What Causes Achilles Tendonitis?
A tendon is a strong, rope-like structure that connects muscle to bone. When the muscle contracts, it pulls on the tendon, which in turn moves the bone. The Achilles tendon is the largest and strongest tendon in the body. It links the calf muscles (gastrocnemius and soleus) to the heel bone (calcaneus). This muscle/tendon unit produces the majority of force that pushes the foot down during walking or running.
￼￼Body Weight – excess body weight puts more stress on the Achilles Tendon with walking and activities
Sudden increase in the amount or intensity of exercise activity—for example, increasing the distance you run every day by a few miles without giving your body a chance to adjust to the new distance
Tight calf muscles—Having tight calf muscles and suddenly starting an aggressive exercise program can put extra stress on the Achilles tendon
Bone spur—Extra bone growth where the Achilles tendon attaches to the heel bone can rub against the tendon and cause pain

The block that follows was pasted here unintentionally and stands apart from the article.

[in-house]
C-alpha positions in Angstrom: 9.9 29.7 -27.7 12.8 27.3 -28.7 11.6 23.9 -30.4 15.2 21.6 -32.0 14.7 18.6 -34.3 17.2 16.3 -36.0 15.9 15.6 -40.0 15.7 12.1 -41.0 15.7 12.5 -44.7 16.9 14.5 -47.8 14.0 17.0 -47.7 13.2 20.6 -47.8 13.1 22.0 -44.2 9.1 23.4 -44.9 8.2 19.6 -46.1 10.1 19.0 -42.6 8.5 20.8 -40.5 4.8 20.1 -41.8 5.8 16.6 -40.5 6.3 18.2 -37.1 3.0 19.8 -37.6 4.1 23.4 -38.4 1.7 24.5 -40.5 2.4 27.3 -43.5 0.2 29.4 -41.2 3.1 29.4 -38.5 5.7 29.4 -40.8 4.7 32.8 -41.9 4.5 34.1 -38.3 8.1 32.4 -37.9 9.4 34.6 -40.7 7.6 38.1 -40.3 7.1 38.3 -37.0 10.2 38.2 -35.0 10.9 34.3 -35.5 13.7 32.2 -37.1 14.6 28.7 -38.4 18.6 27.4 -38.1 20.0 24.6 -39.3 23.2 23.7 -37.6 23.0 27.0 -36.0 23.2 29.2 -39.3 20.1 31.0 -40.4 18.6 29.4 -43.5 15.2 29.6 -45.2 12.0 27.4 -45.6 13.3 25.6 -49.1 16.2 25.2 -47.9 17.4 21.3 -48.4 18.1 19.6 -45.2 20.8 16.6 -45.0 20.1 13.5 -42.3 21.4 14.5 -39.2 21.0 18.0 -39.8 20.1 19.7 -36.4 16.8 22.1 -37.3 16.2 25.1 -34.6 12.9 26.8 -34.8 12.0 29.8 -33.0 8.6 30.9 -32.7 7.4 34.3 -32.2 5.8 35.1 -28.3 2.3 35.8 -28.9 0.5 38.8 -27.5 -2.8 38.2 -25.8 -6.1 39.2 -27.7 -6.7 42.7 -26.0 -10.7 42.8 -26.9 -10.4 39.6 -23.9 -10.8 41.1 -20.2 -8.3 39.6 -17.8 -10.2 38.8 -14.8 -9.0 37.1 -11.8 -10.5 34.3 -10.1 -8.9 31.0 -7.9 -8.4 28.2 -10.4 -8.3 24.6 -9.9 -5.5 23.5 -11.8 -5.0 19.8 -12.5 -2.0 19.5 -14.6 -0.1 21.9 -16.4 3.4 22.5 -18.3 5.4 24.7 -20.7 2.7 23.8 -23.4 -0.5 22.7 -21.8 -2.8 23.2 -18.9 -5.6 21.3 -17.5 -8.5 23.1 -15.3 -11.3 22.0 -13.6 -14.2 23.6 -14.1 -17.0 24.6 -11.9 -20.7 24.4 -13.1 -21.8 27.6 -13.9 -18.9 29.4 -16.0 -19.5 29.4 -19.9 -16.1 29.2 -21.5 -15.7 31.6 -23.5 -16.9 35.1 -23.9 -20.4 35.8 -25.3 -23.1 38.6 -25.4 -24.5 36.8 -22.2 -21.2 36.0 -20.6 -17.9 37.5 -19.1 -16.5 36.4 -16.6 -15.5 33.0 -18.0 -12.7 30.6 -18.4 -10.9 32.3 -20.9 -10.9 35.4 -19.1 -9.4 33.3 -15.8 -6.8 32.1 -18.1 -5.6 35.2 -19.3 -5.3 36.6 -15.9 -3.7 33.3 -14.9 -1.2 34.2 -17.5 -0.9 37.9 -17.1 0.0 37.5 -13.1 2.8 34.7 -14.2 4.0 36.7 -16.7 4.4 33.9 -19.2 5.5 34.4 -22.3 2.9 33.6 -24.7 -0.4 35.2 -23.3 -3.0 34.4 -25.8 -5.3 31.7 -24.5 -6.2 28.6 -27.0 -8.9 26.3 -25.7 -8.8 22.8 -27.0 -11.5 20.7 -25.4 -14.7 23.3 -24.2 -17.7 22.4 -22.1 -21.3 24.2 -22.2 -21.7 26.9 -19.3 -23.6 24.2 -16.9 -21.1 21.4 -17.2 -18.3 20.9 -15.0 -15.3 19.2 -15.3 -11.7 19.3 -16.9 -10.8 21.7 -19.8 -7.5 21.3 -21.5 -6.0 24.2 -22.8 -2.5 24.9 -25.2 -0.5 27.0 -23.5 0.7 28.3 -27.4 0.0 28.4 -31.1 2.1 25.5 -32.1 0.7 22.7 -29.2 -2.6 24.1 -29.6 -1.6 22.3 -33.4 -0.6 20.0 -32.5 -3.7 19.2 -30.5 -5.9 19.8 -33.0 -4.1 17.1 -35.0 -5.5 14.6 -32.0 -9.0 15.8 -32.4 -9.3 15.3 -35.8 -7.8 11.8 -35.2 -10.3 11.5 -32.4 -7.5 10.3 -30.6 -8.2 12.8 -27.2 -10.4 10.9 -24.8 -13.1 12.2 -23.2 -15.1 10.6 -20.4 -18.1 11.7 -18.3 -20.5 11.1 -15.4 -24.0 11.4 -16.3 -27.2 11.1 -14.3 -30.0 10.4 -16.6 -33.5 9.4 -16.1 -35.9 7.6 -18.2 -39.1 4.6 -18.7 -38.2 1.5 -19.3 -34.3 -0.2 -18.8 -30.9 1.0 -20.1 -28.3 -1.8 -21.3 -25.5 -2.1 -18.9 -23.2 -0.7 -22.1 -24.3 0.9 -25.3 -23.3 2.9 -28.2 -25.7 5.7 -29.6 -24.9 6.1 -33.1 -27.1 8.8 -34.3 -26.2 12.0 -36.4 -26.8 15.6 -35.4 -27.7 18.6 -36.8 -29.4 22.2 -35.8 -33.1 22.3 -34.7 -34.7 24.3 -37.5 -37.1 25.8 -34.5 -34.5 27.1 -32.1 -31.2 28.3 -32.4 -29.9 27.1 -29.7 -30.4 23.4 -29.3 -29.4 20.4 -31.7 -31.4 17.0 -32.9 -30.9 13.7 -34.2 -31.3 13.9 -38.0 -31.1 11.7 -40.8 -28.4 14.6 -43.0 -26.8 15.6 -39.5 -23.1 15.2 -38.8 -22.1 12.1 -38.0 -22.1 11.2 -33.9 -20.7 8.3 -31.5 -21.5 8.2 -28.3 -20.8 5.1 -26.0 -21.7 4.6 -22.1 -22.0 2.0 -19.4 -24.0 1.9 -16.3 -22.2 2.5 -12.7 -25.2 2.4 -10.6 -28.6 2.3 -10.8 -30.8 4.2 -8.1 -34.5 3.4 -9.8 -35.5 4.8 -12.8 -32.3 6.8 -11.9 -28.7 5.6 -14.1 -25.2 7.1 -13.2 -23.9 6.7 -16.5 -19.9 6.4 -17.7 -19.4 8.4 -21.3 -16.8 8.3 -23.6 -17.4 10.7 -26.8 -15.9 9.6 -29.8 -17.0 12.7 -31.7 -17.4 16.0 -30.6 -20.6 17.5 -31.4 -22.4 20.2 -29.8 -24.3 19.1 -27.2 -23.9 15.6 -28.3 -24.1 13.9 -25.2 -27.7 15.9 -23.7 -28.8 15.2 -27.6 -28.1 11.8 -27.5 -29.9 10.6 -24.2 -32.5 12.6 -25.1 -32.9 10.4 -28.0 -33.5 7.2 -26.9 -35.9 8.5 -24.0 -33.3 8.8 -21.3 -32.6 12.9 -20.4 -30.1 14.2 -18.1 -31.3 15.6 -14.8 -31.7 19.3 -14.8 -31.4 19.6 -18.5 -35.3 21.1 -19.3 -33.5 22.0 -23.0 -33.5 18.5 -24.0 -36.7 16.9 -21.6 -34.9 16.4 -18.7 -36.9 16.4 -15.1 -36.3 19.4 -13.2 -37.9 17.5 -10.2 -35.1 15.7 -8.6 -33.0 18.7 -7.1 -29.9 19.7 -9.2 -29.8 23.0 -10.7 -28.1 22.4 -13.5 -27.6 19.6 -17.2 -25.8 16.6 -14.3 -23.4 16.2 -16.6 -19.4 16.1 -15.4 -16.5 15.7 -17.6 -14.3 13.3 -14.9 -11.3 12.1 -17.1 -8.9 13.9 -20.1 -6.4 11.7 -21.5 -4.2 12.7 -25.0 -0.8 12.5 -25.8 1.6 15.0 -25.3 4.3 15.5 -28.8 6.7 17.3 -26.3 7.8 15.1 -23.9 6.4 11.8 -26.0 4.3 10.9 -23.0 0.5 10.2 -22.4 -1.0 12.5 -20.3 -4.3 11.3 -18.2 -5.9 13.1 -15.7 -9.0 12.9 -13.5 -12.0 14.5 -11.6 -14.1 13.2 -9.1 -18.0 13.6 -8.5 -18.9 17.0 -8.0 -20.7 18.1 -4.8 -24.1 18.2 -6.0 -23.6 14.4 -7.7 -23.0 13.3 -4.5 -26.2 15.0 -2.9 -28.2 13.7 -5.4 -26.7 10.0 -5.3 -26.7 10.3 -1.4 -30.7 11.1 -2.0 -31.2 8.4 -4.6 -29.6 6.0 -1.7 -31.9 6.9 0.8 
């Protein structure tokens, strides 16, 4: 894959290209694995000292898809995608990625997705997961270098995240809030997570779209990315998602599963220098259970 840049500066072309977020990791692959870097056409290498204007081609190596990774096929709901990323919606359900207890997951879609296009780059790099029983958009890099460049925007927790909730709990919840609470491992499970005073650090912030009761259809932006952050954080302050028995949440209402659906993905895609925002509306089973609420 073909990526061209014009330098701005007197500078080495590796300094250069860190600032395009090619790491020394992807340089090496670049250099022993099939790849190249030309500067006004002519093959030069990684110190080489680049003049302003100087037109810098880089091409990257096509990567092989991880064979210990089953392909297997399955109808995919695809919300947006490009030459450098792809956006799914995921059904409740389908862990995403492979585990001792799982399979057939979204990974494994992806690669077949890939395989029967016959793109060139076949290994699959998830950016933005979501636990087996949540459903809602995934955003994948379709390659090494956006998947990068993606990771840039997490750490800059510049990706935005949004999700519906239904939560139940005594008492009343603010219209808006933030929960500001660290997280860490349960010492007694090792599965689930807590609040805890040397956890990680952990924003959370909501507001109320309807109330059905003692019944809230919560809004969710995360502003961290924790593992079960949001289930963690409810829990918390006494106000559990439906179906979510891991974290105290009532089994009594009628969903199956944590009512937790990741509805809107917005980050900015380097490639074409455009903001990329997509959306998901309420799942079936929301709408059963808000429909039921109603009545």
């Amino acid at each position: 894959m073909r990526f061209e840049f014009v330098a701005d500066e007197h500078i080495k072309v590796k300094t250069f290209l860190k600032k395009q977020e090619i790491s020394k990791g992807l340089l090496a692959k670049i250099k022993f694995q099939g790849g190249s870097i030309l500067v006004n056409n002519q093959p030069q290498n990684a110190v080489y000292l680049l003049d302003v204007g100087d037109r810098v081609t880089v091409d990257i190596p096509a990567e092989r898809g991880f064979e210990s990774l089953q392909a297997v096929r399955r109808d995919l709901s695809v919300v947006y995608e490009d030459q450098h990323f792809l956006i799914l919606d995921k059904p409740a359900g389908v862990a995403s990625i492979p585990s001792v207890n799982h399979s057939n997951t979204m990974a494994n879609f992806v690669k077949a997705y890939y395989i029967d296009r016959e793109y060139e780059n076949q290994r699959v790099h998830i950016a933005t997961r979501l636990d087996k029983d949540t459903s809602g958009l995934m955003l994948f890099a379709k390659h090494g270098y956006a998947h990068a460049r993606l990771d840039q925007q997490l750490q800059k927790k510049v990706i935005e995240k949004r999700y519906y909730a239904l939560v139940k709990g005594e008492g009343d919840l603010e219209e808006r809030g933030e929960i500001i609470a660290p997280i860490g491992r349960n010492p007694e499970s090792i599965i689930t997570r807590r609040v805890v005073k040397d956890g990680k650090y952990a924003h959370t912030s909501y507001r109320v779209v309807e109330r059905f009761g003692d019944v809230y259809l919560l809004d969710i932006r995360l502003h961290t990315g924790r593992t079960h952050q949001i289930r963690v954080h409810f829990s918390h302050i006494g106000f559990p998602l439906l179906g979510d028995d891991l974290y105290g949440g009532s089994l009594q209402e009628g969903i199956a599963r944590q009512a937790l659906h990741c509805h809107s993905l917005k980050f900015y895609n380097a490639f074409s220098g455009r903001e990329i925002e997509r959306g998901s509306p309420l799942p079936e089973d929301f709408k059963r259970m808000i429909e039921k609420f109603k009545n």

What Are The Symptoms of Achilles Tendinitis?
Our physicians provide both surgical and conservative treatments options.
What Are The Treatment Options For Achilles Tendinitis?
The surgical repair of an acute or chronic rupture of the Achilles tendon typically occurs in an outpatient setting. This means the patient has surgery and goes home the same day.
Numbing medicine is often placed into the leg around the nerves to help decrease pain after surgery. This is called a nerve block.
Patients are then put to sleep and placed in a position that allows the surgeon access to the ruptured tendon.
There are a variety of ways to repair an Achilles tendon rupture. The most common method is an open repair. This starts with an incision made on the back of the lower leg starting just above the heel bone.
If the tendon is not completely ruptured, it may just need to be cleaned out. In this case, an incision is made into the tendon and the damaged tissue removed.
After the surgeon finds the two ends of the ruptured tendon, these ends are sewn together with sutures. The incision is then closed.
Another repair method makes a small incision on the back of the lower leg at the site of the rupture. A series of needles with sutures attached is passed through the skin and Achilles tendon and then brought out through the small incision. The sutures are then tied together. The best surgical technique for your Achilles rupture will be determined by your orthopaedic foot and ankle surgeon.
Repair of an acute rupture often takes somewhere between 30 minutes and one hour.
Repair of a chronic rupture can take longer depending on the steps needed to fix the tendon.
Recovery after surgery may require 6 weeks in a cast or boot followed by 3-6 months of physical therapy and home exercises.